ERK2 knockdown suppresses proliferation of BRAFV600mut melanoma cell lines. A–I, Proliferation and Western blot analysis of the indicated human BRAFV600mut melanoma cell line (A–G, I) or NHEM-TCB cells (H) stably expressing doxycycline (Dox)-inducible shRNA against a non-targeting sequence (shNT), ERK1 (shERK1), or ERK2 (shERK2) or an alternate shRNA sequence (alt) against ERK1 or ERK2 to confirm specificity. I, Proliferation of A375 cells stably expressing doxycycline-inducible shERK2 and empty vector (e.v.) or exogenous shRNA-resistant ERK1 or ERK2 (E1SR and E2SR, respectively). Points and error bars represent the mean ± SEM of 6 (A–H) or 10 (I) replicate wells. *, P < 0.05 and **, P < 0.0001 by one-way ANOVA of final day fold proliferation with Tukey multiple comparisons test. Representative of at least two independent replicate experiments.

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In contrast to the results in A375 and WM266–4 cells, knockdown of either ERK1 or ERK2 in WM1799 and MEL-HO cells was sufficient to significantly inhibit proliferation (Fig. 2D and E). In SK-MEL-5 and UACC62 cells, knockdown of neither ERK1 nor ERK2 was sufficient to completely block proliferation, but shERK2 had a greater effect than shERK1 (Fig. 2F and G). Thus, using doxycycline-inducible shRNAs, we validated the observation that BRAFV600mut melanoma cells generally depend more on ERK2 than ERK1. We also characterized six BRAFV600mut cell lines as being dependent on ERK2 but not ERK1 (A375 and WM266–4), on both ERK1 and ERK2 (WM1799 and MEL-HO), or on neither isoform alone (SK-MEL-5 and UACC62). Although DRIVE data predicted A375 to be ERK1-dependent and MEL-HO and WM1799 to be ERK1-independent, this discrepancy may be due to differences in the time course of the experiments or competition effects from the pooled shRNA screen.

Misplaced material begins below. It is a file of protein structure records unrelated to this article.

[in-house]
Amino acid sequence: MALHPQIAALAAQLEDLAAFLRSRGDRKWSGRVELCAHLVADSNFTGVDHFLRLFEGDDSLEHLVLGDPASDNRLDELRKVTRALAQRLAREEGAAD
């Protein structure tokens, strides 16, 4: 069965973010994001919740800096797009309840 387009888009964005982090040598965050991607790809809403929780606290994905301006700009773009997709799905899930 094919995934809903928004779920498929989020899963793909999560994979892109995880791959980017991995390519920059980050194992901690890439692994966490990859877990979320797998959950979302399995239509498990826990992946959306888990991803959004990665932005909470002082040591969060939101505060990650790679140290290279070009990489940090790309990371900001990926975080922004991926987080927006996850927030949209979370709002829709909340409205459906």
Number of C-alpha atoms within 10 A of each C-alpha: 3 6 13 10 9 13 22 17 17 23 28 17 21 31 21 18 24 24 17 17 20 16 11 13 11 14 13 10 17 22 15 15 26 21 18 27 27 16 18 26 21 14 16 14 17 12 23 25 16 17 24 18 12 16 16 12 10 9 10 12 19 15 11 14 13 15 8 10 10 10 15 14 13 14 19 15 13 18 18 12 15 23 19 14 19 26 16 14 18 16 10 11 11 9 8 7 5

Transformation of primary human melanocytes by BRAFV600E requires both ERK1 and ERK2